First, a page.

Stop me if you’ve heard this before: The Dallas Cowboys were bounced from the playoffs in one-and-done fashion. Their latest exit came at the hands of the Packers, who beat the Cowboys in Dallas, 34-31, on Sunday. The loss was deflating after a remarkable and surprising season led by two standout rookies who also happen to be MVP candidates.
After going 13-3 in the regular season and locking up the No. 1 seed, this looked like it would be the Cowboys’ year. There was a different kind of energy and added motivation after failing so many times in the past. Obviously, it didn’t come to fruition, and the Cowboys are now left looking ahead to 2017.
Fortunately, they’re in good shape going forward. The core of players is intact – from Dak Prescott to Ezekiel Elliott to the offensive line to Dez Bryant – and the Cowboys have all the pieces to win it all next season. There are just a handful of moves they have to make to allow that to happen.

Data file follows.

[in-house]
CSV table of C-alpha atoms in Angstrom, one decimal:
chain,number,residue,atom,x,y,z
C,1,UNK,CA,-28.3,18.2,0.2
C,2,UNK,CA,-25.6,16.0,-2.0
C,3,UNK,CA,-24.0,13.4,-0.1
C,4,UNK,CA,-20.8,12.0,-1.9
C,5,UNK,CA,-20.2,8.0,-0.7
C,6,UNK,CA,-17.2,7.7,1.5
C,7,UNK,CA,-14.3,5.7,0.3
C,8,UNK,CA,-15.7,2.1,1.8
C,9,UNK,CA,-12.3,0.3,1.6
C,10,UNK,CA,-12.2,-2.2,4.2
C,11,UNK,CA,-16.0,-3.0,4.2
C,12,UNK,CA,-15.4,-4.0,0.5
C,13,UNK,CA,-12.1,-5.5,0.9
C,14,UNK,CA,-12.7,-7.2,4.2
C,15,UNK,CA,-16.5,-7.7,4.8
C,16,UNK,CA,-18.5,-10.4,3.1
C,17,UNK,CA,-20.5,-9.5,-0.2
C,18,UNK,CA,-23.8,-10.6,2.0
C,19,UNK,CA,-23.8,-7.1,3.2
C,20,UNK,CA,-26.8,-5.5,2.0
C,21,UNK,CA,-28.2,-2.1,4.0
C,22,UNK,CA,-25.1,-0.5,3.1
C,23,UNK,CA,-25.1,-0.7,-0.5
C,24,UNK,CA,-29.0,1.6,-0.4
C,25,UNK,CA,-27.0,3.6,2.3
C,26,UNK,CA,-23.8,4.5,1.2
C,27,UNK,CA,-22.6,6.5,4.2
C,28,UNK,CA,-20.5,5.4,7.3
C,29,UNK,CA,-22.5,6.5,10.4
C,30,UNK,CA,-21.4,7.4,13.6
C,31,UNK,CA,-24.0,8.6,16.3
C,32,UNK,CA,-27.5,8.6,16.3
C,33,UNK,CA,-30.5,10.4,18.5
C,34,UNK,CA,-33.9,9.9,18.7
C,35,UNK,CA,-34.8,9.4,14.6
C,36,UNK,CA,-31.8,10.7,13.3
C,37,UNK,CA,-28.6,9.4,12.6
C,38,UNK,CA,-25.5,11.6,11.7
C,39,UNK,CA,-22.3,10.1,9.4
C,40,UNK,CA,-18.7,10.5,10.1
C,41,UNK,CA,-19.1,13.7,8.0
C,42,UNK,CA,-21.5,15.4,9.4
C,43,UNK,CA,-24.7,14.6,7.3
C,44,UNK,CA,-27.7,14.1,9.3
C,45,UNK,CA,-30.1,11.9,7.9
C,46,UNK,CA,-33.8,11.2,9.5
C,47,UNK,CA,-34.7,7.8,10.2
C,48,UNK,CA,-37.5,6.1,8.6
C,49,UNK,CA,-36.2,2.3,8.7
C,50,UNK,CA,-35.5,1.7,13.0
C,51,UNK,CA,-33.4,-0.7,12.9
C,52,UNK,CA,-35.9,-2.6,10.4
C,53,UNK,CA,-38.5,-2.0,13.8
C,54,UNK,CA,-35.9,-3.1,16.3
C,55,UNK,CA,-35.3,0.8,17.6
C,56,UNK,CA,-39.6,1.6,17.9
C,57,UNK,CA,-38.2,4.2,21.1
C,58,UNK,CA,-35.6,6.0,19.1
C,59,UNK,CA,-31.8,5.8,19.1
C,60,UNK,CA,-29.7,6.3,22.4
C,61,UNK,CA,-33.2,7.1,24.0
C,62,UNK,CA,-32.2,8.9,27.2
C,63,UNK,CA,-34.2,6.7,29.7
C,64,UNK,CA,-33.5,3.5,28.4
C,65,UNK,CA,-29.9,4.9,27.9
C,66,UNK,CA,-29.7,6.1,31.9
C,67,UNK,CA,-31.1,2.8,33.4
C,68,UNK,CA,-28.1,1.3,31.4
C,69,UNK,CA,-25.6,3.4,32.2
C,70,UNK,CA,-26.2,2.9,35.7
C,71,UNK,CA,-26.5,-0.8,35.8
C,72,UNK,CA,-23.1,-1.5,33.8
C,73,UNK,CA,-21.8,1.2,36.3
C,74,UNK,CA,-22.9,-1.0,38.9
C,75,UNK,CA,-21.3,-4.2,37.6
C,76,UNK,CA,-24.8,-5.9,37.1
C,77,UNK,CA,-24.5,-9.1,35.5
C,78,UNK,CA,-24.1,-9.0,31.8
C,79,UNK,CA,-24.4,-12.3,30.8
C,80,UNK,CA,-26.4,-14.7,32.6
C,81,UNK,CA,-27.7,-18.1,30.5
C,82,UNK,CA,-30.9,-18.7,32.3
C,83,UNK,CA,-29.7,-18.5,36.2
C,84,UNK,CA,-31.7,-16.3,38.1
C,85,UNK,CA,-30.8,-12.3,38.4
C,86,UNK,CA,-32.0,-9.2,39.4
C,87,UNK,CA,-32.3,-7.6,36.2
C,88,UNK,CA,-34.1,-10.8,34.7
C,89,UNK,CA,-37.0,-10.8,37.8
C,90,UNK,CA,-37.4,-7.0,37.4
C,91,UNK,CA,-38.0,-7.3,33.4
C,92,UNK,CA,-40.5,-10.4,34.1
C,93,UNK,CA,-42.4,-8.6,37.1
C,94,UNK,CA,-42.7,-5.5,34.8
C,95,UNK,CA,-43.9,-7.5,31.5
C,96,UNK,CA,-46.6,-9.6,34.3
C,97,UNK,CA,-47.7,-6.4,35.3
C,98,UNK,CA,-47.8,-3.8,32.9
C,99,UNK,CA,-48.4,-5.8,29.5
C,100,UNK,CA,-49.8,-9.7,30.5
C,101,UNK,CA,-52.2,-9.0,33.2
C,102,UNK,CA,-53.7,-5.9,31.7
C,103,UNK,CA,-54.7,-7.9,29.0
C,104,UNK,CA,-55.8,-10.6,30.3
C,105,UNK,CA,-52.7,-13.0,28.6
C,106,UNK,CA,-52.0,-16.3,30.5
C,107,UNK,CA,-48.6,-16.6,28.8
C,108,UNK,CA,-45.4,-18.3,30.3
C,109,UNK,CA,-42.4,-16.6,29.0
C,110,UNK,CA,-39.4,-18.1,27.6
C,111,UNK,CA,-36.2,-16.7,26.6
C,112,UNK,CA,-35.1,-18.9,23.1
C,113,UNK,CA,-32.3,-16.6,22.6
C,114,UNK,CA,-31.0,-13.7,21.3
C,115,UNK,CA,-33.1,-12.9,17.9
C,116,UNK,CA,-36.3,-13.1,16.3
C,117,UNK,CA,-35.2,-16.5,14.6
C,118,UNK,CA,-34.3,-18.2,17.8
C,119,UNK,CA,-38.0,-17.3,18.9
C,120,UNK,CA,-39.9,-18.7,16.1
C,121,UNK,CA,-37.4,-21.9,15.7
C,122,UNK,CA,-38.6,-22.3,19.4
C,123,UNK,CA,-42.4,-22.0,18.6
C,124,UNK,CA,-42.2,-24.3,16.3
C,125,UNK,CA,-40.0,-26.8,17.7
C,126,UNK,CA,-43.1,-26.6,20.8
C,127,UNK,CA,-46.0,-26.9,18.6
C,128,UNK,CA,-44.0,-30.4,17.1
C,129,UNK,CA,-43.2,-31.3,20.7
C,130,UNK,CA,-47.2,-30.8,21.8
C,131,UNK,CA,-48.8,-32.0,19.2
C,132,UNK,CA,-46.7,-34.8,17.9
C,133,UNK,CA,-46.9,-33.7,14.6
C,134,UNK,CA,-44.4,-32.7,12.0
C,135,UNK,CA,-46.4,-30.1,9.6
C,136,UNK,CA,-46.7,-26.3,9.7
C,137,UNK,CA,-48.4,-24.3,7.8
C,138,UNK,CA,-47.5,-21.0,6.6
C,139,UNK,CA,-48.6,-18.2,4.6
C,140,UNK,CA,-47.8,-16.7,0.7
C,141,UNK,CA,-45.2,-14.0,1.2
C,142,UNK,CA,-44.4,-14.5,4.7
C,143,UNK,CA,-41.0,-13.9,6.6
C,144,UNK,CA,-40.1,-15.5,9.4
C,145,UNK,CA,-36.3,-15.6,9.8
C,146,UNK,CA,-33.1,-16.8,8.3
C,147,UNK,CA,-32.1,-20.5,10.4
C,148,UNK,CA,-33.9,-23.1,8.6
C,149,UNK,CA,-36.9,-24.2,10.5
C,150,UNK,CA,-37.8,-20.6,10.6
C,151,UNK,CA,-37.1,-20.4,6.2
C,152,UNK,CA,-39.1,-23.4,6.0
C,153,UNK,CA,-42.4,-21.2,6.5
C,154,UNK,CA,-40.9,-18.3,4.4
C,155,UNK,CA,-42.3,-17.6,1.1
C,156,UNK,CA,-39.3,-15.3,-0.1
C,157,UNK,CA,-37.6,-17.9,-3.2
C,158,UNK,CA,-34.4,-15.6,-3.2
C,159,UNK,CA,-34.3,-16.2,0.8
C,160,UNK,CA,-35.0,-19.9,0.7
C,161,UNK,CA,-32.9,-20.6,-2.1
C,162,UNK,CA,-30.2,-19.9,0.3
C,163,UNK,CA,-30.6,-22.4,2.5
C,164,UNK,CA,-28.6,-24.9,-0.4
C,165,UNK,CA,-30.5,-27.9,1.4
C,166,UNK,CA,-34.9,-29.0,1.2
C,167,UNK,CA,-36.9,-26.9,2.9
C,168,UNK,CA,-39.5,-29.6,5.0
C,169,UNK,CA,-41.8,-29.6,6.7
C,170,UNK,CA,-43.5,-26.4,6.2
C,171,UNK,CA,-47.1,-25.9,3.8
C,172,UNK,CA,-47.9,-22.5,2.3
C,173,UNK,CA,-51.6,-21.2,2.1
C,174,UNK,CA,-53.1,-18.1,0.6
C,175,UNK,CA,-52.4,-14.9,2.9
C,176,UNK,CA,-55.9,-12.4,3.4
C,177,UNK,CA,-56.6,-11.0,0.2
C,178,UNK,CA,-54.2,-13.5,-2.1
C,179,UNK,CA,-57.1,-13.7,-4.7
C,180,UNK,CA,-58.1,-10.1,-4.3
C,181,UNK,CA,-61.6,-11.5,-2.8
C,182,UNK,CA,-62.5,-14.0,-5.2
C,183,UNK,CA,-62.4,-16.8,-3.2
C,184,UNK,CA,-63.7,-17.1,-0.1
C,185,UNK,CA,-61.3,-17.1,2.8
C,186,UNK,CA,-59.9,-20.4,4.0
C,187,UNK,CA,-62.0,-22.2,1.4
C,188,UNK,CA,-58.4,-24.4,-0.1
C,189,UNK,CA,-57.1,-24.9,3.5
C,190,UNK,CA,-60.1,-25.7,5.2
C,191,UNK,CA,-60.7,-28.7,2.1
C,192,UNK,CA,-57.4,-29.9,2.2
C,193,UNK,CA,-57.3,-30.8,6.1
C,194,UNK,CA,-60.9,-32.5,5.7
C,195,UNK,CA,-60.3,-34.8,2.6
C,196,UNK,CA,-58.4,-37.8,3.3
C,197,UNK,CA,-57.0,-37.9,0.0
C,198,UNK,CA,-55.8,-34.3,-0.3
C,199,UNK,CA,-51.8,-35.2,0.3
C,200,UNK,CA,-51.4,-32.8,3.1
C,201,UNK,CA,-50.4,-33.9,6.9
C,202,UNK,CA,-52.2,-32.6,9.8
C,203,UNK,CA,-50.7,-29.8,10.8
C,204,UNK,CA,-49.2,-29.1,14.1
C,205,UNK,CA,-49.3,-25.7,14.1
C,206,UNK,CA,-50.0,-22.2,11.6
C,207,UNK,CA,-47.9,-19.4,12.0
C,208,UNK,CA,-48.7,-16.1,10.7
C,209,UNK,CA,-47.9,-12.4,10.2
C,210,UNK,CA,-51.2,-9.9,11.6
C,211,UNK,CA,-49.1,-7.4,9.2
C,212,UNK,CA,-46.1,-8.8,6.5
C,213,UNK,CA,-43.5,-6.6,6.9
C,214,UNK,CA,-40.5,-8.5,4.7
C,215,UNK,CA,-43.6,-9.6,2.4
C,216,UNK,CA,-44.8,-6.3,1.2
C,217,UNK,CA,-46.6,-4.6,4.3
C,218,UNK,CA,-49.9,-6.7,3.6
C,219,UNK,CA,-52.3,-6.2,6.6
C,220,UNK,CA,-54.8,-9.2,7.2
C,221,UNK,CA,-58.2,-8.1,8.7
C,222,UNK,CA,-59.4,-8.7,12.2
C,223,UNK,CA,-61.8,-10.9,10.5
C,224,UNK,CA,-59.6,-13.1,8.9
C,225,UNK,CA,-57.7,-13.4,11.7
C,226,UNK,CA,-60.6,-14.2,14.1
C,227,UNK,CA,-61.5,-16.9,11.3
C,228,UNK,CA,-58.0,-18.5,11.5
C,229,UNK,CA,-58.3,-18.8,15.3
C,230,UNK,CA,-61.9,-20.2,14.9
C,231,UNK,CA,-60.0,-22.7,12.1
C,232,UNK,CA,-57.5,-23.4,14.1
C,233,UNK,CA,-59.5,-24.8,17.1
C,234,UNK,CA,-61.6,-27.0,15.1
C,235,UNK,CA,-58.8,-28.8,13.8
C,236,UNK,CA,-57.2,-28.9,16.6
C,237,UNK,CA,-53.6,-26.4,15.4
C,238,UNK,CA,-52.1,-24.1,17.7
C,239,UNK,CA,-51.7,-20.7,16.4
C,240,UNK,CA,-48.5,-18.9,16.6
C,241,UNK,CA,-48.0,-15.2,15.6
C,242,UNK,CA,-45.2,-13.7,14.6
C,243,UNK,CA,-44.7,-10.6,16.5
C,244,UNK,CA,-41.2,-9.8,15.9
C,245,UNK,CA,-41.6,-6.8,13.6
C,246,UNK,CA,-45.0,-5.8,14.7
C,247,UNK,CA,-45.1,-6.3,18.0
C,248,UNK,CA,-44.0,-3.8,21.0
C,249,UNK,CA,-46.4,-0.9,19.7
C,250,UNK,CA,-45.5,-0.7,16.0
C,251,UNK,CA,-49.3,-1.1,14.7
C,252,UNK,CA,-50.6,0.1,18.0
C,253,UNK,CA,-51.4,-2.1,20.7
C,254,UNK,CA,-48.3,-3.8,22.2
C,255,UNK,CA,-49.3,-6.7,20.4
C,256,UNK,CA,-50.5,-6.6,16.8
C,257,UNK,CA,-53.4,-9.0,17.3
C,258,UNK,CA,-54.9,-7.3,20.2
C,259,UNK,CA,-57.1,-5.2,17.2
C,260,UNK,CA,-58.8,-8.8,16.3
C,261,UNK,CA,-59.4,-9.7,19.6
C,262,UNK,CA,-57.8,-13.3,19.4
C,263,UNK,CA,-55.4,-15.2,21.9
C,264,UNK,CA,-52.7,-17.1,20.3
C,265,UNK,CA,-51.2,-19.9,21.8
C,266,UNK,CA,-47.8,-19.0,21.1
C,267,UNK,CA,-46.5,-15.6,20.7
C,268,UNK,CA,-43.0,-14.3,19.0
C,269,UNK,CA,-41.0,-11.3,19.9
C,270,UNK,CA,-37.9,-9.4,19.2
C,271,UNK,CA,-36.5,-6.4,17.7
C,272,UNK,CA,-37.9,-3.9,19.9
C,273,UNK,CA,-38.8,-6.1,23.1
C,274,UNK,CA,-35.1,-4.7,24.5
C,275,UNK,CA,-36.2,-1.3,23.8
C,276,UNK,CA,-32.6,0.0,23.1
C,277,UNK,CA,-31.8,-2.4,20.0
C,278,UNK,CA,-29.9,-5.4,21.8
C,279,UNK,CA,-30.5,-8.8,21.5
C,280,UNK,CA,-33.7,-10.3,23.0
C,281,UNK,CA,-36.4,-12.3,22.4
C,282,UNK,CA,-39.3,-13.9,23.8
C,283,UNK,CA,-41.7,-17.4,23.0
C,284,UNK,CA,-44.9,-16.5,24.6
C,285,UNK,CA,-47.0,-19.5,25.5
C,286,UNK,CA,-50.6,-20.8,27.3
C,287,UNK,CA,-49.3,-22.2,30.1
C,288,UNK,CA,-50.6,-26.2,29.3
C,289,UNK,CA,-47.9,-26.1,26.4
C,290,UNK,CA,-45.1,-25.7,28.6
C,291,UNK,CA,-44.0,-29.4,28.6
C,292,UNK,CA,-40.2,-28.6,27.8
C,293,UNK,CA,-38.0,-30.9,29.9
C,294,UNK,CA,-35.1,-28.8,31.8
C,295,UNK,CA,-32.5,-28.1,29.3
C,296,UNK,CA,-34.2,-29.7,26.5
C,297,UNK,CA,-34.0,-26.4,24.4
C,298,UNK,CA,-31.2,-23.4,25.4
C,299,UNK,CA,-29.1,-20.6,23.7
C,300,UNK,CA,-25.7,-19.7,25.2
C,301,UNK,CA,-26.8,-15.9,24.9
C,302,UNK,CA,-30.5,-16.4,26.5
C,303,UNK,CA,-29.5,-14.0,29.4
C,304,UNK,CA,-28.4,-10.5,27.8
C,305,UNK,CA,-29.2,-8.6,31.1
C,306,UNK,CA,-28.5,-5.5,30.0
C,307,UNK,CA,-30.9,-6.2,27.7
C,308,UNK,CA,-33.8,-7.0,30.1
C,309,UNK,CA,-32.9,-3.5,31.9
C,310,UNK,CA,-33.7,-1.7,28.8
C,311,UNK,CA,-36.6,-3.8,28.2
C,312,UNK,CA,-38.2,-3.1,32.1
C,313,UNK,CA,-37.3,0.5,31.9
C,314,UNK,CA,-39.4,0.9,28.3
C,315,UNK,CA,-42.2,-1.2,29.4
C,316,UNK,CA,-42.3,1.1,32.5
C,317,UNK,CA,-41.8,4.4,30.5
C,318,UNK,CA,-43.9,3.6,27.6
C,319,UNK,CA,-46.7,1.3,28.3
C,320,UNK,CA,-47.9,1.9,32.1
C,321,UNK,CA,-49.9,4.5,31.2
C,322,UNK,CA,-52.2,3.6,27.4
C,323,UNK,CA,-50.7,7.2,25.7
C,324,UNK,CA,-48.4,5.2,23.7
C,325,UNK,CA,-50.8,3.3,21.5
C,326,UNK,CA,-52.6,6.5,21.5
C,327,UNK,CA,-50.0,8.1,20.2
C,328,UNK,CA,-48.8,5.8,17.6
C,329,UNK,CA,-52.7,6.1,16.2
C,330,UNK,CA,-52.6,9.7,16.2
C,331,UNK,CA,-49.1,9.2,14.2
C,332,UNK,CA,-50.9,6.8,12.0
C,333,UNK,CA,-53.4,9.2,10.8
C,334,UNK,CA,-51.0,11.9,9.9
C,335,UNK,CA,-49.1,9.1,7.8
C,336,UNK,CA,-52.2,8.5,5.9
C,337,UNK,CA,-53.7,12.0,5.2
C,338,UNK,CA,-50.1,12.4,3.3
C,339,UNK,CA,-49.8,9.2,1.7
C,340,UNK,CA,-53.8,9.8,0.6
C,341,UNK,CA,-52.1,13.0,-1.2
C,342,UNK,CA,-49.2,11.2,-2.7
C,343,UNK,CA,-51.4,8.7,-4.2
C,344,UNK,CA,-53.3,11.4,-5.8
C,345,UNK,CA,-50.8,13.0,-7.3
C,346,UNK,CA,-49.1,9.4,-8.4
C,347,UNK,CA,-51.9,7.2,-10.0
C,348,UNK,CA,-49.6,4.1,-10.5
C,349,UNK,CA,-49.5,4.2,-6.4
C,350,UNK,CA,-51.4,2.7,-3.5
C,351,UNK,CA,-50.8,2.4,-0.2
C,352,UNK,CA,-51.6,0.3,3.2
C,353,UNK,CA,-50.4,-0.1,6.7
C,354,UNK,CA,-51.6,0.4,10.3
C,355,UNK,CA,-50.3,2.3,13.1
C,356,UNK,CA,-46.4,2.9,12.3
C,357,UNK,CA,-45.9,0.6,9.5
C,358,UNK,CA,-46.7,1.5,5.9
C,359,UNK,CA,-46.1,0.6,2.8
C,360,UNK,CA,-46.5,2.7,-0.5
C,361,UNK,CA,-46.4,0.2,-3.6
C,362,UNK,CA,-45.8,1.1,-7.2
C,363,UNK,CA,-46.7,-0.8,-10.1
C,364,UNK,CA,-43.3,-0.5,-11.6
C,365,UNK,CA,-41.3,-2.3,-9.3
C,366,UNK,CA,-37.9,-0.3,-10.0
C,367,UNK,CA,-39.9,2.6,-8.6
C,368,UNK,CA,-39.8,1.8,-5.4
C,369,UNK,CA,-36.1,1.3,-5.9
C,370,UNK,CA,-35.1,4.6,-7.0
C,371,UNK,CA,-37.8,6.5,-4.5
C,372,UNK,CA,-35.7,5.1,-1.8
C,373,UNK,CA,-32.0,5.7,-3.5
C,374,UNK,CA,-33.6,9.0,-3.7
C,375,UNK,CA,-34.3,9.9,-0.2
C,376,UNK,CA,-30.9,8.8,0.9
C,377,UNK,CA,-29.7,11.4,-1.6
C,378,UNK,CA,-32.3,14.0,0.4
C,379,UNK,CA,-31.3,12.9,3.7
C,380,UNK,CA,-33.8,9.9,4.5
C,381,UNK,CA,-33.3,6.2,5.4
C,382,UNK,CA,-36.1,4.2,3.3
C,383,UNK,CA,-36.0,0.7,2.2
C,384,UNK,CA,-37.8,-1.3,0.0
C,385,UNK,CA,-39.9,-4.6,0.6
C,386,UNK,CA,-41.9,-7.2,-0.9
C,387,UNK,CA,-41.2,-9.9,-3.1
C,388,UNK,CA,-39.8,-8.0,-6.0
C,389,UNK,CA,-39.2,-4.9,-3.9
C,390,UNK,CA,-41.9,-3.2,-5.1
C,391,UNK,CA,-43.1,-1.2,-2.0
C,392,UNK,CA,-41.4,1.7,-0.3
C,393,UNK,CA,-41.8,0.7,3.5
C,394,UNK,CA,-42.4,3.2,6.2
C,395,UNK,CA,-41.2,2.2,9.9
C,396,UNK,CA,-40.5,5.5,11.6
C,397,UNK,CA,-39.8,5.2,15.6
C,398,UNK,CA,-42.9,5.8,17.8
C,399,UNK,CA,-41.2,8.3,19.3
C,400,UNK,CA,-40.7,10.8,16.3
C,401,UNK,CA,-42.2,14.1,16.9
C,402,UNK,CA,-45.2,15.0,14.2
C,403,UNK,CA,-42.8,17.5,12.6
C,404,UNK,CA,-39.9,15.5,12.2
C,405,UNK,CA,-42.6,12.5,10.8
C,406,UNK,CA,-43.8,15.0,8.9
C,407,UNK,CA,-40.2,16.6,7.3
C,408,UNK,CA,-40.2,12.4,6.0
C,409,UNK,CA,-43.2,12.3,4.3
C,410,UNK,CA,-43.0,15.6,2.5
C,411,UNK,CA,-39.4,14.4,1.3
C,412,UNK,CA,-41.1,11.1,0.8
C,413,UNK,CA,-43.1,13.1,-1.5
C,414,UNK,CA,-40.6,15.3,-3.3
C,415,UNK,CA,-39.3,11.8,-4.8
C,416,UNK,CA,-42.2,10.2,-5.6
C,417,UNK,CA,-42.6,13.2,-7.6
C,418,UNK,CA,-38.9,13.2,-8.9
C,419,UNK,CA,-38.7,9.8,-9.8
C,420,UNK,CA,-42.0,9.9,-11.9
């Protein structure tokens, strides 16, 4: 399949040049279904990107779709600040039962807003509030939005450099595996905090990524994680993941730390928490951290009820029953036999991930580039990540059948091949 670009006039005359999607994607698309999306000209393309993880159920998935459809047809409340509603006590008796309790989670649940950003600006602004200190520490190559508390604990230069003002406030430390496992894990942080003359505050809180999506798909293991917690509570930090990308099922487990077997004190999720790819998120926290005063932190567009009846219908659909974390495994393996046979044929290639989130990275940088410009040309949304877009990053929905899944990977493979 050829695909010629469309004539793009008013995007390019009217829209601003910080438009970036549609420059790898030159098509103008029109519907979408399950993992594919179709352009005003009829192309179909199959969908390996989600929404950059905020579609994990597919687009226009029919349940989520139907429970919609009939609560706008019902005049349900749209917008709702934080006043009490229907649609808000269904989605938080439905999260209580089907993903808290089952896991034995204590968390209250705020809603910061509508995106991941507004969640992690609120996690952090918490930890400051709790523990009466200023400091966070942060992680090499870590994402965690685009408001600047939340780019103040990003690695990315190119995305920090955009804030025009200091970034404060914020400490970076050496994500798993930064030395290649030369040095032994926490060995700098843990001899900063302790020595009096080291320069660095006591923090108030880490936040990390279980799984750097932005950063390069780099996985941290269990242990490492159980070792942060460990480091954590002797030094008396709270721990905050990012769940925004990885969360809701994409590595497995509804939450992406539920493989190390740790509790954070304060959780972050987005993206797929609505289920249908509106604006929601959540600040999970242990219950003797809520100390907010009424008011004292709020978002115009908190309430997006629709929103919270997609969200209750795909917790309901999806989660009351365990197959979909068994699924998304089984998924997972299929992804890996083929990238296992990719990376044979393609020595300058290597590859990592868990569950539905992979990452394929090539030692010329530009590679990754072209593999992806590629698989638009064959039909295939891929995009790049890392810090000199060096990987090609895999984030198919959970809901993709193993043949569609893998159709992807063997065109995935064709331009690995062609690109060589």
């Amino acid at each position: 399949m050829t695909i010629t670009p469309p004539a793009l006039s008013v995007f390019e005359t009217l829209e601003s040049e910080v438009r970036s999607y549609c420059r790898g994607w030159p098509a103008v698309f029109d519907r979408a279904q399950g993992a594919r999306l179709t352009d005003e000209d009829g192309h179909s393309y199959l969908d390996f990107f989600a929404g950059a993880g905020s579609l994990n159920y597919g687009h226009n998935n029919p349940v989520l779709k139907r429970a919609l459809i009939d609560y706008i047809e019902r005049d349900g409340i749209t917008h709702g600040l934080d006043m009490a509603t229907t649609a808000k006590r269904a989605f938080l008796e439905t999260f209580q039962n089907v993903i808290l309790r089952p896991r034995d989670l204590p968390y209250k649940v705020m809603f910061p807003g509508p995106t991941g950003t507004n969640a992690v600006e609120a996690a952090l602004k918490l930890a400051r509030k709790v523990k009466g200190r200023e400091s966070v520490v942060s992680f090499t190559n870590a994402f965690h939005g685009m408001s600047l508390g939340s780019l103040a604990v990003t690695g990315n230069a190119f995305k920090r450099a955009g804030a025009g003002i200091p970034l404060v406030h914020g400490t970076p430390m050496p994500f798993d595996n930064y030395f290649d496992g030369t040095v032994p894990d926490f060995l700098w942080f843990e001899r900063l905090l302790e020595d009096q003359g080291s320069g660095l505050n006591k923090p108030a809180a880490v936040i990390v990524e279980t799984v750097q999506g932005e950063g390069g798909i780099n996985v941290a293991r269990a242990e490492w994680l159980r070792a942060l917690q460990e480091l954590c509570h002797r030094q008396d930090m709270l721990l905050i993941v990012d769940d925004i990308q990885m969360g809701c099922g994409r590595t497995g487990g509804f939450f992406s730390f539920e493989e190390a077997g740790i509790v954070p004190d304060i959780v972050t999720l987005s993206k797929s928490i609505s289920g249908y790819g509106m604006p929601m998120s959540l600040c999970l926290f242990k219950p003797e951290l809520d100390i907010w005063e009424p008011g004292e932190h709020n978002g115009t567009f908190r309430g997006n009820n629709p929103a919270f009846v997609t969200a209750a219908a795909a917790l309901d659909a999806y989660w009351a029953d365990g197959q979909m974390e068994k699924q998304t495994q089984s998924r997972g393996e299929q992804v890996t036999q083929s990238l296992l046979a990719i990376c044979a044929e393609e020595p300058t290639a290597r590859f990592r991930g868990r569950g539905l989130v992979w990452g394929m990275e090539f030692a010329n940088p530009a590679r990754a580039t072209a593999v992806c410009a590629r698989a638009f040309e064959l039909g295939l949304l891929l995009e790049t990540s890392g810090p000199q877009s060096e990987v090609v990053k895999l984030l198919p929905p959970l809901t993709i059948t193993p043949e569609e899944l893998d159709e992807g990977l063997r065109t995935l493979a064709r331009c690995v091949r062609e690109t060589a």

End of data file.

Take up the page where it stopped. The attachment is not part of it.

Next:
Trade Tony Romo
This probably falls more under “should do” than “have to do” when it comes to offseason moves, but doing so would be beneficial for the Cowboys. Keeping Romo on the roster in 2017 will cost Dallas more than $24 million in cap space. Cutting him or trading him would incur more than $19 million in dead money, but it would save the Cowboys $5 million against the cap. That may not seem like a large amount of money, but Casey Hayward and his NFL-leading seven interceptions say otherwise. He signed a three-year, $15.3 million ($5.1 million per year) free-agent deal with the Cargers in the offseason.
In addition to saving money, the Cowboys would also avoid any potential quarterback controversy in 2017, as unwarranted as it would be. Dak Prescott is undoubtedly the quarterback of the future in Dallas, but you know very well that plenty will still call for Romo to play if Prescott has a bad stretch of games.
Avoid that potential distraction and allow Romo to have a fresh start. There’s no need to drag that out any longer, and a trade can put it to bed.
Let Ronald Leary walk in free agency